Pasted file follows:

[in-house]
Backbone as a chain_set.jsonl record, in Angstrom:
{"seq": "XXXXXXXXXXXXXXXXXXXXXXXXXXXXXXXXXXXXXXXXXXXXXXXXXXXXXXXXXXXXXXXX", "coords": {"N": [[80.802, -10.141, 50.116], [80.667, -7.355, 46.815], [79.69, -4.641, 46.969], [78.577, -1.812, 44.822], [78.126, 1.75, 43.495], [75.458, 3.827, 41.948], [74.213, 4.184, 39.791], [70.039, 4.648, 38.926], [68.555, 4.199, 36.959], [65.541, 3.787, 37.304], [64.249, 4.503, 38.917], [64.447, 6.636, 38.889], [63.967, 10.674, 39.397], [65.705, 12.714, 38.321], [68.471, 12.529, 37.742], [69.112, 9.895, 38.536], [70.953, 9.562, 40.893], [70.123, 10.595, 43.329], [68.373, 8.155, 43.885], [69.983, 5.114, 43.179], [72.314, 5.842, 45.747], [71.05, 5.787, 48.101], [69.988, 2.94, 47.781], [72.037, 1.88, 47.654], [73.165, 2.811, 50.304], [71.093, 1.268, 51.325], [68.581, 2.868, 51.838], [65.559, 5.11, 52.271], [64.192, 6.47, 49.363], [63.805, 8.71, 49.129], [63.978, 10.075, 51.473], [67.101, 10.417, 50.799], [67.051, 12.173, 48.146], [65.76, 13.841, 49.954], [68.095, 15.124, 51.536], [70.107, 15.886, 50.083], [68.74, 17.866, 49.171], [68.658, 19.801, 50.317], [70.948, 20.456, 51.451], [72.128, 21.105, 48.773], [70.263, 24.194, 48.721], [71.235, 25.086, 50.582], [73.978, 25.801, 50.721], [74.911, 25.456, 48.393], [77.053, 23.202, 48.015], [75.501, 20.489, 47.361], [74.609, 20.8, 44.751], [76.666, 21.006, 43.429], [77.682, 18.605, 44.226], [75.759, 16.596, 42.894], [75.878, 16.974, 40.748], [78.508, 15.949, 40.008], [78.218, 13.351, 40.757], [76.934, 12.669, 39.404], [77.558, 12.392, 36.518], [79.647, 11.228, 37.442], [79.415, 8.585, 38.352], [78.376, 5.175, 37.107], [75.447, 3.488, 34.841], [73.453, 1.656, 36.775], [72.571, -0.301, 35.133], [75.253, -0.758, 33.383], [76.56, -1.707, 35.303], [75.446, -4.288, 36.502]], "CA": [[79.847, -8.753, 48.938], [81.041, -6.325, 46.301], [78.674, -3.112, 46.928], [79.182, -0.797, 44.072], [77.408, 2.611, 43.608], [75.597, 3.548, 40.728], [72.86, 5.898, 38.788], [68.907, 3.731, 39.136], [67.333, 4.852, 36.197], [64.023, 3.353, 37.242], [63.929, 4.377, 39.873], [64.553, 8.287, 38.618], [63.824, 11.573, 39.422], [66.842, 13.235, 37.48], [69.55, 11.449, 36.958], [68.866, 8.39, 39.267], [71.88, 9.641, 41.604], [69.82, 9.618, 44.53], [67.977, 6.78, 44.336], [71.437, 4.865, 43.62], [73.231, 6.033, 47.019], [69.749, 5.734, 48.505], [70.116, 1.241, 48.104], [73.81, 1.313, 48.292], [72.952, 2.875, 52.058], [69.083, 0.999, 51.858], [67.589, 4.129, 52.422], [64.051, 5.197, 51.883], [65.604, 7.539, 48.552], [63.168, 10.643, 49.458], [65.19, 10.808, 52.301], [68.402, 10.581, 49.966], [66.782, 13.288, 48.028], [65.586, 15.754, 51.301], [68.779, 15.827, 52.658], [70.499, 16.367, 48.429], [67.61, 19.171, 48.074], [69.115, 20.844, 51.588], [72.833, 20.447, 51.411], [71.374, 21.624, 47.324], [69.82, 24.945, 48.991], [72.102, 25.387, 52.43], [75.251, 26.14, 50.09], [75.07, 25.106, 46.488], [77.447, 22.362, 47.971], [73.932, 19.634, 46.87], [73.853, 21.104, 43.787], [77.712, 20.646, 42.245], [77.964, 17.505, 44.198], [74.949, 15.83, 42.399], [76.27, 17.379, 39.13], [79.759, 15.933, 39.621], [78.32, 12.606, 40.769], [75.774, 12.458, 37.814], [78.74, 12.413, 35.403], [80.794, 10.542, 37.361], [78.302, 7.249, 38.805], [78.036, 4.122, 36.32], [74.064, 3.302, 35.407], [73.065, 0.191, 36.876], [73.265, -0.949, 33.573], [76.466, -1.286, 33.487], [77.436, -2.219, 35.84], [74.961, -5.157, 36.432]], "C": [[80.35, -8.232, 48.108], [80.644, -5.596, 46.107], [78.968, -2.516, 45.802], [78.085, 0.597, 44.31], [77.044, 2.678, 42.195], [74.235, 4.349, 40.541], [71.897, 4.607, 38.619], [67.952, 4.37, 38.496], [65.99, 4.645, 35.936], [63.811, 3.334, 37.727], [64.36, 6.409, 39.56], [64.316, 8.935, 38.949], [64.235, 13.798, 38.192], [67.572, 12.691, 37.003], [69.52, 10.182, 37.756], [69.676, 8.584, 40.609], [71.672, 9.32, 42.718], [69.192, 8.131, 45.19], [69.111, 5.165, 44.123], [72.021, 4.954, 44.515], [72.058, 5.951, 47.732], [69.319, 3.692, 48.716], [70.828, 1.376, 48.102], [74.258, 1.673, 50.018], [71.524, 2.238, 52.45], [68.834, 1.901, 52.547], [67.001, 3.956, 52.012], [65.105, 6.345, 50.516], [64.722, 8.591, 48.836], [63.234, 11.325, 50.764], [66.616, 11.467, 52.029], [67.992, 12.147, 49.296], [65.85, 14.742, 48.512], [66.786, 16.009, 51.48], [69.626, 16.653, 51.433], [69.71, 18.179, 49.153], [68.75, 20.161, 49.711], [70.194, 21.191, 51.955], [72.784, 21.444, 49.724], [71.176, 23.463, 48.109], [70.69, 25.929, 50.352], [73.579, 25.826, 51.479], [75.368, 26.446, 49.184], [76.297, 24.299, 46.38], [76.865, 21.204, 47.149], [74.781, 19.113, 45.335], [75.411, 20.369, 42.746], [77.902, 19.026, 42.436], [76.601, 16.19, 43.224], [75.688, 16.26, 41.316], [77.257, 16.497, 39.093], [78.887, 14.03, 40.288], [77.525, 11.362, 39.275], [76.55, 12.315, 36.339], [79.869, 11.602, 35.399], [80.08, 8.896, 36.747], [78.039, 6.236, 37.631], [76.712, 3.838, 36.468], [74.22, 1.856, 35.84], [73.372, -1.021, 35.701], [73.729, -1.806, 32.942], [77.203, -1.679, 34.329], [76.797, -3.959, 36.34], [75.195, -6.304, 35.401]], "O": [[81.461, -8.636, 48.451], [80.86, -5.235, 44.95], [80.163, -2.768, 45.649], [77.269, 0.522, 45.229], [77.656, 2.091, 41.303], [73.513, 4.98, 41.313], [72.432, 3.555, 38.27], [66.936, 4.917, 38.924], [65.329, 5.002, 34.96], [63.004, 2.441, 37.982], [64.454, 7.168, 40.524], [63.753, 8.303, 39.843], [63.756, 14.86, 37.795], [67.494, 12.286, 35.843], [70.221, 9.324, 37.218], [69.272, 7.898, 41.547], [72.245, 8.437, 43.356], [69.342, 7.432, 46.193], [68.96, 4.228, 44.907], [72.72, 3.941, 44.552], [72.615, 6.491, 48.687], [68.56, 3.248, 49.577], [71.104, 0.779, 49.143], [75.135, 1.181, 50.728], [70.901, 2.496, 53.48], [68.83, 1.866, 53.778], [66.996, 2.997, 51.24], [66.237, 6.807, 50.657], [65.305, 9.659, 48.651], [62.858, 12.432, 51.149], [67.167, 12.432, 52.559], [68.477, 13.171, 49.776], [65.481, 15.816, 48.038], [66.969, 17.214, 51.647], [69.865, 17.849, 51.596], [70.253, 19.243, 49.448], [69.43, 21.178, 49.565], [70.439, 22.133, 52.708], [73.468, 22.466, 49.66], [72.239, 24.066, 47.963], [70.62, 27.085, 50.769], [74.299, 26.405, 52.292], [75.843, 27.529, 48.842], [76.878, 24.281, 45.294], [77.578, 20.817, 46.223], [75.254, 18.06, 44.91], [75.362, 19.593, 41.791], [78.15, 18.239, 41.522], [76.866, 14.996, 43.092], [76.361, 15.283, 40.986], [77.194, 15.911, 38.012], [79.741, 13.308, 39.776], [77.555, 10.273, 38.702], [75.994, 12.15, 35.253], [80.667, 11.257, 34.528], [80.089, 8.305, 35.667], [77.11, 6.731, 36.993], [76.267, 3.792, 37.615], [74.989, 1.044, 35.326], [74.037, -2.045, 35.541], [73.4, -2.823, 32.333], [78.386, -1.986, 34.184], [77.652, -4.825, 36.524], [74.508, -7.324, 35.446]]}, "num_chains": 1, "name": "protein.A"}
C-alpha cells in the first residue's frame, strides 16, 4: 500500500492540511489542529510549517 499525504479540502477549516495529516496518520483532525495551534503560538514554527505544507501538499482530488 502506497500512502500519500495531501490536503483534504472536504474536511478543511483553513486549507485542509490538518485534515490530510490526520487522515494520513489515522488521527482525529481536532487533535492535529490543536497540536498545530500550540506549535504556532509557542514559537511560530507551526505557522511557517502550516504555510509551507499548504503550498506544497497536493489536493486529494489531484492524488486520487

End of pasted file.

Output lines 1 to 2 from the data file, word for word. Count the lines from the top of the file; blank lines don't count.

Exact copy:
[in-house]
Backbone as a chain_set.jsonl record, in Angstrom: